The plain position is that the Government has reduced sales tax and would like to reduce it still further. The difference between honorable senators on this sideof the chamber and honorable senators opposite is that we have the responsibility of government. We have to do what is best in the circumstances, in our judgment.
– That is what we were trying to do in 1949.
– It is futile for honorable senators opposite continually torefer to what they did or would like to do. We must face the facts. The position to-day is infinitely different from that of 1949. For instance, the present Government believes that it is necessary to expend £200,000,000 for defence purposes during the current financial year. It is obliged to contend with an economy which has been undermined by eight years of socialist government. It has also to contend with economic conditions which, whilst it would be unfair to say that the economic conditions with which it has to contend flow directly from Labour administration, because they are world wide, those conditions were largely contributed to by the maladministration of the previous Government.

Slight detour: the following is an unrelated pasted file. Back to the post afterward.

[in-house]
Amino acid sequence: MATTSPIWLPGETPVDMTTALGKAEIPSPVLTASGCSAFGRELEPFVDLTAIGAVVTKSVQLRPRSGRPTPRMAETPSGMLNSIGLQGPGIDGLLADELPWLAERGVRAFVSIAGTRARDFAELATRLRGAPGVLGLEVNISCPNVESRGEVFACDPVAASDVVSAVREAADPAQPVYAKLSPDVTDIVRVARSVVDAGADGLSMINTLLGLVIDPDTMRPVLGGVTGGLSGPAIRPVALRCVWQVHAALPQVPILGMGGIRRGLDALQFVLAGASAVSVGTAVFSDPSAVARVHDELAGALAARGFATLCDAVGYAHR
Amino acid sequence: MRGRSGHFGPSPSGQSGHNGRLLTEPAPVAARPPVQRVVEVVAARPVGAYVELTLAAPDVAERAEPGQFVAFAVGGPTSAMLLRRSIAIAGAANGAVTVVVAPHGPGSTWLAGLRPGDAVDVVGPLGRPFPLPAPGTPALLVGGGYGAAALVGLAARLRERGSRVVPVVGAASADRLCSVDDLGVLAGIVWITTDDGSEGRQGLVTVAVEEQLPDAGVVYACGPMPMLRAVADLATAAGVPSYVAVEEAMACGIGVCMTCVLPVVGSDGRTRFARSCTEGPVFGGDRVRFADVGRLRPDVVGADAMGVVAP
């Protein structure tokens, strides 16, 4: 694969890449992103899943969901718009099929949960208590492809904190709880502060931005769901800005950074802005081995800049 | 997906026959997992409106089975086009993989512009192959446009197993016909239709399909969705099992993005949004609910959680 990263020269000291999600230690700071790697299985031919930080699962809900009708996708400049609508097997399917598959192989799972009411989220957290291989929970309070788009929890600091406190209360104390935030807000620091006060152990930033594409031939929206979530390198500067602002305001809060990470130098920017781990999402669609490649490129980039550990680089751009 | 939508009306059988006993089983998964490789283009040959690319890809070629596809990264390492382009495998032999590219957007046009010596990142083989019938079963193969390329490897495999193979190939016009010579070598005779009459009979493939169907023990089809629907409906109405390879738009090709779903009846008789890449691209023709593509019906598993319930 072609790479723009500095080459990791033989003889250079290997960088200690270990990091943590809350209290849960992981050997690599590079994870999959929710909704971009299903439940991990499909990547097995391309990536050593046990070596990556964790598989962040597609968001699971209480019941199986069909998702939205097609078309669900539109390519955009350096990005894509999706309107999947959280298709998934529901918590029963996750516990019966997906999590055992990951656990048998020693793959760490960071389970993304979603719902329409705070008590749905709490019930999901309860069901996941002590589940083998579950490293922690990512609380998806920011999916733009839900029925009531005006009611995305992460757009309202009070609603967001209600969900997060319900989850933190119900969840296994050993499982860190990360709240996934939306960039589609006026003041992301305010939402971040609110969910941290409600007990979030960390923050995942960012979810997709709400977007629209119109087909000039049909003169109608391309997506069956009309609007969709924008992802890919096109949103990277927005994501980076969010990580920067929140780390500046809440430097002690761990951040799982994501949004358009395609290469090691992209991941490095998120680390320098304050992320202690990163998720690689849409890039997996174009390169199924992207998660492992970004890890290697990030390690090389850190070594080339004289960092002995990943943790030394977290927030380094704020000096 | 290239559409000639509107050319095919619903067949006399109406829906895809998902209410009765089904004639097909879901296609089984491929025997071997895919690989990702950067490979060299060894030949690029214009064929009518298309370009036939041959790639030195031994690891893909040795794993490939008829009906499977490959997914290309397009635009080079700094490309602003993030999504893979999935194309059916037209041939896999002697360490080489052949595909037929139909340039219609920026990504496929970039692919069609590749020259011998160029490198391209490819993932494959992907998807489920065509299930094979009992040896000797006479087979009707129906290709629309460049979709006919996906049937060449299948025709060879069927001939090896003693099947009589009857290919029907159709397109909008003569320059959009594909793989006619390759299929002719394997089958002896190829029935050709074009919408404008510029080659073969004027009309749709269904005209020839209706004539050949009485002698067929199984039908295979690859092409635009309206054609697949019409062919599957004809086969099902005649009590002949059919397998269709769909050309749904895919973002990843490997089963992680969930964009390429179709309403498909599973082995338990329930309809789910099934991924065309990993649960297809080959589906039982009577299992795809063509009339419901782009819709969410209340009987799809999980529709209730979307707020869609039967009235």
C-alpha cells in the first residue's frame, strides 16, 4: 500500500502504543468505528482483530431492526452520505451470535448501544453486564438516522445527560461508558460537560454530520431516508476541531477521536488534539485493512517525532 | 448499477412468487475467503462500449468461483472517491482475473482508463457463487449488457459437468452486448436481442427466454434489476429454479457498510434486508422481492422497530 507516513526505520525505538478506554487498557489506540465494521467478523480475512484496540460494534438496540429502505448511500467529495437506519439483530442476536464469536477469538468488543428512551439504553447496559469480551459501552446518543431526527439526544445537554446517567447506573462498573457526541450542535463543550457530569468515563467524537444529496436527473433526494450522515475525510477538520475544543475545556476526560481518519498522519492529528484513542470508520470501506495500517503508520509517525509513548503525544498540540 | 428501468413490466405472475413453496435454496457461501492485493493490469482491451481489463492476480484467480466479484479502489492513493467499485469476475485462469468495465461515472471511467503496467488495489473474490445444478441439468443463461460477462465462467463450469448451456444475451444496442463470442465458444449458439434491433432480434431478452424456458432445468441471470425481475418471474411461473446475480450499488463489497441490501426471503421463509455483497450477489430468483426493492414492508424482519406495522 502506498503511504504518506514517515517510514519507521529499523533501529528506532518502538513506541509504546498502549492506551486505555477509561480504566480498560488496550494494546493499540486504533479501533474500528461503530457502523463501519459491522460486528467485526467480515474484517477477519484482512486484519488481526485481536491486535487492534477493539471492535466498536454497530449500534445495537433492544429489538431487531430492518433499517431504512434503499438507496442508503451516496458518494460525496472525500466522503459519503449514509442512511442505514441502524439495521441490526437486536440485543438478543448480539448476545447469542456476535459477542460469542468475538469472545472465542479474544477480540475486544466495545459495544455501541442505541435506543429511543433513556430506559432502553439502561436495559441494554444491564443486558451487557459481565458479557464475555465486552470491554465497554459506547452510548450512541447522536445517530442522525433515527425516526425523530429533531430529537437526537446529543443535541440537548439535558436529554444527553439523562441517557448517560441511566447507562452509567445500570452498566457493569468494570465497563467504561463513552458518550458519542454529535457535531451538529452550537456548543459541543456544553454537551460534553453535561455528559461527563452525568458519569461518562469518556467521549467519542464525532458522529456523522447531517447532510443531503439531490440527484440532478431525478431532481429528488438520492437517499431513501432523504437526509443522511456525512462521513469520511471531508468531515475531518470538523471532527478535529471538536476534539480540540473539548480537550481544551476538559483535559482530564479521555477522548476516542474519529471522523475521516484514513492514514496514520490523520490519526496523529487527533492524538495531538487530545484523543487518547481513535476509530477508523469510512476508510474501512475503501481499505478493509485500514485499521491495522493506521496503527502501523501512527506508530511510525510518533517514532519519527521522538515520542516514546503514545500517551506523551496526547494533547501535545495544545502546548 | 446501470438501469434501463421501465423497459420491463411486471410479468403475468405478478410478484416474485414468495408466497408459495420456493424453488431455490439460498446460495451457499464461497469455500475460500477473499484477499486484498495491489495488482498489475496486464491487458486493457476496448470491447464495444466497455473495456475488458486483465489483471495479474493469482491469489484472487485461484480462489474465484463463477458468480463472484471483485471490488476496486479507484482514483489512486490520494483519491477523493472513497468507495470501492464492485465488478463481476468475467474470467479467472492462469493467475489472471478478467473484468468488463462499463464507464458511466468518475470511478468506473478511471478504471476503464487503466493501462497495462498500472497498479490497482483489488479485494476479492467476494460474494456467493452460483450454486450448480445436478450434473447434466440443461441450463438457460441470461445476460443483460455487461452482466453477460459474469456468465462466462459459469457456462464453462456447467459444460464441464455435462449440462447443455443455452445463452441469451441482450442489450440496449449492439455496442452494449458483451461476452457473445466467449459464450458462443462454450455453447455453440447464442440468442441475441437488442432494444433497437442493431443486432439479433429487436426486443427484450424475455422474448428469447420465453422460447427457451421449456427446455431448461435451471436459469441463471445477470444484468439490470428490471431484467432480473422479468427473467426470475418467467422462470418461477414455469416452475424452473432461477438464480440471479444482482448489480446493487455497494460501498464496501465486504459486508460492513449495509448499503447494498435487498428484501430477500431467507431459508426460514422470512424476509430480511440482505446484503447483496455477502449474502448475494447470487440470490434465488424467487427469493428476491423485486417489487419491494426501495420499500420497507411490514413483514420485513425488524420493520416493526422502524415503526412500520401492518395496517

It is all very well for the Leader of the Opposition to criticize the Government. The debate on this bill gives the honorable senator a great opportunity to do so. But let us examine his remarks. He claimed that the Government had done nothing about inflation. With the next breath he stated that the Government has done too much about inflation. He believes that we have not done the things which we ought to have done, and apparently he also believes that the things which we have done are responsible for the present economic position. I suggest that the honorable senator cannot have it both ways. I suspect that honorable senators opposite have the uncomfortable feeling that what the Government has done it has done wisely and well, and that the nation is now benefiting from its actions. There is not the slightest doubt that, by and large, our economy is in an infinitely stronger position to-day than it was one year or even two years ago. Honorable senators opposite should be glad that that is so, instead of being critical of the fact.